Kabul Fills Jackson Hole |

by Adam Button

The ink was barely dry on the rising yields narrative before news of two explosions in Kabul killing 12 US servicemen and over 13 US afghans brought down equities and bond yields, pushing geopolotical risks in front. As Ashraf indicated, geopolitical risks weigh on markets when US interests (human/material) are at stake. The last time this happened was in January 2020 when US soldiers were killed during the events in Iran. The is stronger against all currencies, with the the least weak and the weakest. US edged up while the 2nd reading of Q2 edged lower. We should also mention how US yields initially shot up as a result of hawkish comments from the 3 Fed members (, Bullar and George), vowing to taper in Q3 regardless of virus cases.

Markets were settled into a bit of a lull ahead of l’s speech. The main themes of equity strength and yen weakness continued Wednesday but with less urgency. A larger change was in the sovereign bond market where yields rose the most in weeks in the US and Germany.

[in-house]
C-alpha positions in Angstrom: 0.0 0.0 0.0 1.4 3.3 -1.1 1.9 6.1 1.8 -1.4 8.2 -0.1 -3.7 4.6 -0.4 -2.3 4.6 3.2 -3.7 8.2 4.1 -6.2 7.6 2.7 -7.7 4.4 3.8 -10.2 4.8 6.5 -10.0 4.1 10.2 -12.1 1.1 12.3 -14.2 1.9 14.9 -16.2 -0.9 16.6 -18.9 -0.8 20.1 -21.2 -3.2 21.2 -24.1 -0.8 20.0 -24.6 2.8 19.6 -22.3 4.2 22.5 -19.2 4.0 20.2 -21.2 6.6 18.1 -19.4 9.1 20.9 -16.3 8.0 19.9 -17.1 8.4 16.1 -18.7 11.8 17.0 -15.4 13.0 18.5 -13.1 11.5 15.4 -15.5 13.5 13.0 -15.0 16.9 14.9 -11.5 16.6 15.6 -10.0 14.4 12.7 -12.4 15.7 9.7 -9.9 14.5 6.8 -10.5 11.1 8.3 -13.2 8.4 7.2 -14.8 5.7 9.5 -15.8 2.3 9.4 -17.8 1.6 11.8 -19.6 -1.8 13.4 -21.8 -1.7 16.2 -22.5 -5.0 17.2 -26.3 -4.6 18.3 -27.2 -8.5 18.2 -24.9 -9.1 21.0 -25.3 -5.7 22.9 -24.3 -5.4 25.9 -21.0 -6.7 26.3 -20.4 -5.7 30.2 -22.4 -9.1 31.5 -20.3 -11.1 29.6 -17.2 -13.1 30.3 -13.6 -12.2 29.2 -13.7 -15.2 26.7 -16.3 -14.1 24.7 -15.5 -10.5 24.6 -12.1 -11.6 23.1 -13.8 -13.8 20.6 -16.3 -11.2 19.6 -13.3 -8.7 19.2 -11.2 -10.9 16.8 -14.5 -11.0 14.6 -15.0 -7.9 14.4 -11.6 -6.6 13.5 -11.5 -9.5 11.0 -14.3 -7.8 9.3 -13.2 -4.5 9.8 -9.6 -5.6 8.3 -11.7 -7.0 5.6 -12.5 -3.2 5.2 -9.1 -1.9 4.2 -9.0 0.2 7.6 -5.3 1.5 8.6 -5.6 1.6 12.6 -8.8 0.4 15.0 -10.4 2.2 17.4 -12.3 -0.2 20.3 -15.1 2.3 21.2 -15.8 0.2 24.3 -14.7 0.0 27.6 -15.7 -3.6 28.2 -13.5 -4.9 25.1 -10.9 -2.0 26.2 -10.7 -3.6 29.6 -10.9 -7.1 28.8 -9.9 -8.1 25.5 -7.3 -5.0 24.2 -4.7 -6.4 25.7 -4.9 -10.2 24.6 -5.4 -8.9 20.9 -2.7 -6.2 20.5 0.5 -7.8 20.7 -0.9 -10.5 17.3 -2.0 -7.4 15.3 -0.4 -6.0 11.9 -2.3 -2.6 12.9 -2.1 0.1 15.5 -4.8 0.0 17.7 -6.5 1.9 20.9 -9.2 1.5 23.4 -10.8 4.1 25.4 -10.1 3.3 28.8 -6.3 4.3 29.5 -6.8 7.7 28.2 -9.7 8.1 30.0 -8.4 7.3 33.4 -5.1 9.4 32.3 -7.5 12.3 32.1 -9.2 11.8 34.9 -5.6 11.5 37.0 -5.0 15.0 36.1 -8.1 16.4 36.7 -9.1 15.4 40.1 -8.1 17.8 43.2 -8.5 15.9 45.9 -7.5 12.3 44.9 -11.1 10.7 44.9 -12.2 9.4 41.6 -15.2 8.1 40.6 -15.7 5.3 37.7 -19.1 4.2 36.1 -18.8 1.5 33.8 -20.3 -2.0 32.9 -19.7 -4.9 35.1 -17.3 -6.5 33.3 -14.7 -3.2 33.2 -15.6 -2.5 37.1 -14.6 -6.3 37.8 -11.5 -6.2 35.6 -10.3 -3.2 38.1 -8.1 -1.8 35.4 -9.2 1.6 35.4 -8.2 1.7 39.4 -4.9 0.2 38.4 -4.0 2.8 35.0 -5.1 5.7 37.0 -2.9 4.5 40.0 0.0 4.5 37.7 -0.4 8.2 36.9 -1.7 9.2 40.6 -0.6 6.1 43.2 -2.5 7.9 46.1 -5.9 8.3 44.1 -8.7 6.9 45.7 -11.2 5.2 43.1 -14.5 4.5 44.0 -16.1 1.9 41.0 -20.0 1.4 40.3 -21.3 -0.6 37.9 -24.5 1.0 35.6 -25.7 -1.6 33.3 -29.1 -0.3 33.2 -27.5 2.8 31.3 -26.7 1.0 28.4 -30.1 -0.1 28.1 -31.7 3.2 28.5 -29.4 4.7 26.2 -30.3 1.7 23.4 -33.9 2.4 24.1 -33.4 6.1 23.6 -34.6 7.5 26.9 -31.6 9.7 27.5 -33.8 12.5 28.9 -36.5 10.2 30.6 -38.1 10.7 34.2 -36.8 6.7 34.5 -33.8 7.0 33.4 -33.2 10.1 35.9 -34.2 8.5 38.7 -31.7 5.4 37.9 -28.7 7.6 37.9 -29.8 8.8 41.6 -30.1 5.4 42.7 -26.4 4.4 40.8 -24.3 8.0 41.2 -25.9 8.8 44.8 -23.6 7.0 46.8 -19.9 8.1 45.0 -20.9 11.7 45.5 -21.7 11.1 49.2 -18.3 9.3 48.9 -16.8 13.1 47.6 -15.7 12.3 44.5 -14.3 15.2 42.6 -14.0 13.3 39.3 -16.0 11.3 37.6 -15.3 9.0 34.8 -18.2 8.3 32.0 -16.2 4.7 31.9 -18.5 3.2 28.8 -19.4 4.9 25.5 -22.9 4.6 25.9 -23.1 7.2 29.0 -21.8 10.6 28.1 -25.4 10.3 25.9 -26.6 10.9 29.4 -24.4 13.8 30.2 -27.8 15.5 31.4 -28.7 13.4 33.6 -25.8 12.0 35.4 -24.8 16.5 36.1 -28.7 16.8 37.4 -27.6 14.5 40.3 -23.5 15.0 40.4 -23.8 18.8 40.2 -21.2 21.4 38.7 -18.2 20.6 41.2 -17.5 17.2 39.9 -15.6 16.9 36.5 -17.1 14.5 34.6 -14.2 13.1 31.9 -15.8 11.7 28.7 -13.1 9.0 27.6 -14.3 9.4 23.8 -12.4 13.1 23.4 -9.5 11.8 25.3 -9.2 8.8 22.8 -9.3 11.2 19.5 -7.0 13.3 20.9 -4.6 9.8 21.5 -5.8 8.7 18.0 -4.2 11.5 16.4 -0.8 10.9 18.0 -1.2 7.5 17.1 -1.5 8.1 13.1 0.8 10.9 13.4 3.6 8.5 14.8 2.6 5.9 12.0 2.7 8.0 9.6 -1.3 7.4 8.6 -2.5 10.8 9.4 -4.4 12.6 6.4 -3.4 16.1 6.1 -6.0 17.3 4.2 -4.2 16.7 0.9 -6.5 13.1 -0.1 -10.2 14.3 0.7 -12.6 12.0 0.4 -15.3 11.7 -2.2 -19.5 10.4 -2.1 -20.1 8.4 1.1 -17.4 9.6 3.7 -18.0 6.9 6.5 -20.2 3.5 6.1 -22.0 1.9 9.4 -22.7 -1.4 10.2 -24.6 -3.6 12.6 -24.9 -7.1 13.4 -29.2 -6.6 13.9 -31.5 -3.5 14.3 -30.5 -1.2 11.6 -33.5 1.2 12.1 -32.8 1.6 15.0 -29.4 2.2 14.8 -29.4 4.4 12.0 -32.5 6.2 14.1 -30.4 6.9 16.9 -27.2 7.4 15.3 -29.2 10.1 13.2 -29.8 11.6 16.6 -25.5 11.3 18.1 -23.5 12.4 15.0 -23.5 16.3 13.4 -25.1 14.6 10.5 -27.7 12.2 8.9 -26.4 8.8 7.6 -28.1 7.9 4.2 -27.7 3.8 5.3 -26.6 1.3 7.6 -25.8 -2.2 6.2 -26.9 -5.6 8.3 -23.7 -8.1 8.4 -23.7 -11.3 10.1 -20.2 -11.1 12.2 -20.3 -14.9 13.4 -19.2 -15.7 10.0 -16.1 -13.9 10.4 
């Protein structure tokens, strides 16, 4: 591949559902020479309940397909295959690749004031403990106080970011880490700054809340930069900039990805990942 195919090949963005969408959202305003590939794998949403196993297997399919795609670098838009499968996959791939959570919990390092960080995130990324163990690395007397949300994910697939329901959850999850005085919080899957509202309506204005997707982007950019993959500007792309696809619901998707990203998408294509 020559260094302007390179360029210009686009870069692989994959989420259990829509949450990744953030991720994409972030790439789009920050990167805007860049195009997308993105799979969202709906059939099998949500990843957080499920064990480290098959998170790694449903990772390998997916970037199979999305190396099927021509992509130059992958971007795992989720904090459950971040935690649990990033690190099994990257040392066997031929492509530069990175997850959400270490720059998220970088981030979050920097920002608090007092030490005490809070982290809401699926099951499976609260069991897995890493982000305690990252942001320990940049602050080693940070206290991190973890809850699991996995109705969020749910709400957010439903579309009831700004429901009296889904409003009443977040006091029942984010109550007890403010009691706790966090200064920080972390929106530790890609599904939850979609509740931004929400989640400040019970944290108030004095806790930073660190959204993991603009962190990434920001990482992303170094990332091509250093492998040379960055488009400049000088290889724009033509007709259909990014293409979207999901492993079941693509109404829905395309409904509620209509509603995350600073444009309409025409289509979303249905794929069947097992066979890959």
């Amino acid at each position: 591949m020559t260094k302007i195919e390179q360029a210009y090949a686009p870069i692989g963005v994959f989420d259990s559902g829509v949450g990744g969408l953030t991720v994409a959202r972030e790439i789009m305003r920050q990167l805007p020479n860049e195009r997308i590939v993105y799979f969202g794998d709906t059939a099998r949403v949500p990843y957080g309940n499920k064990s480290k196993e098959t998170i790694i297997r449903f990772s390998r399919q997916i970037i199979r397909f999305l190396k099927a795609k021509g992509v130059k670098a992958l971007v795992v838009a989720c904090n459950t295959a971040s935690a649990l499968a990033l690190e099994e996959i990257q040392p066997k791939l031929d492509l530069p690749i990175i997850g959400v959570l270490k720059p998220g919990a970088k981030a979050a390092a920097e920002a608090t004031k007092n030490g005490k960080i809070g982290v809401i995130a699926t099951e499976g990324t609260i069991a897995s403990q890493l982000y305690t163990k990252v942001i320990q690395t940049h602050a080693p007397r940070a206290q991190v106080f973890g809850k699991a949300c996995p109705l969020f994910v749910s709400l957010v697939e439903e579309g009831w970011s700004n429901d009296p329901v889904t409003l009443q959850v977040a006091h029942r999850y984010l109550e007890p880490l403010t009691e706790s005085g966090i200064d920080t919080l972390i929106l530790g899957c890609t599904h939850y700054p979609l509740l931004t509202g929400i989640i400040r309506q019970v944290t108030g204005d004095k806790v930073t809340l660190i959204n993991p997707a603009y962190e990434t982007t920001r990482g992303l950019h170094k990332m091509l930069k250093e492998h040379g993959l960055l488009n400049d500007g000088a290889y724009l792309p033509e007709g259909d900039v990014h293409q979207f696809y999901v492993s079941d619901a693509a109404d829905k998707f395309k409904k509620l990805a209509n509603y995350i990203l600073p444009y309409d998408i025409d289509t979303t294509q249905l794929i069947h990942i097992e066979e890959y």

There’s no clear catalyst but we’re reminded of the June/early-July drop in Treasury yields that left everyone scratching their heads. It later turned out that the bond market was dialed into what was coming with delta.

Is there a new signal brewing? It’s far too early to say. US yields rose 4 basis points to 1.34%, which is only back to Aug. 13 levels and far from 1.60% pre-delta.

The obvious catalyst for higher rates is the better sentiment on delta, but it could also be jitters about Powell hinting at a taper, genuine fears about inflation or economic optimism and rotation into equities.

Technically, there’s reason to expect the move to extend. The double bottom at 1.12% in July/August hasn’t been tested with lows near 1.23% last week despite the jitters. A climb above the August high of 1.38% would add to the case for higher rates and, by extension, higher USD/JPY. Nonetheless, US 10-year yields must first cross above the 55-DMA of 1.34%.

In Asia-Pacific trading there was another hint from the Bank of Korea, who became the first developed market central bank in the pandemic era to hike rates, lifting them 25 bps to 0.75%. Economists were split on the move ahead of time but rising consumer debt, a hot housing market and elevated consumer prices caused them to pull the trigger. Officials had been signaling a rate hike since May but that was delayed by a July lockdown.

Could that be a hint about what’s coming from the Fed?

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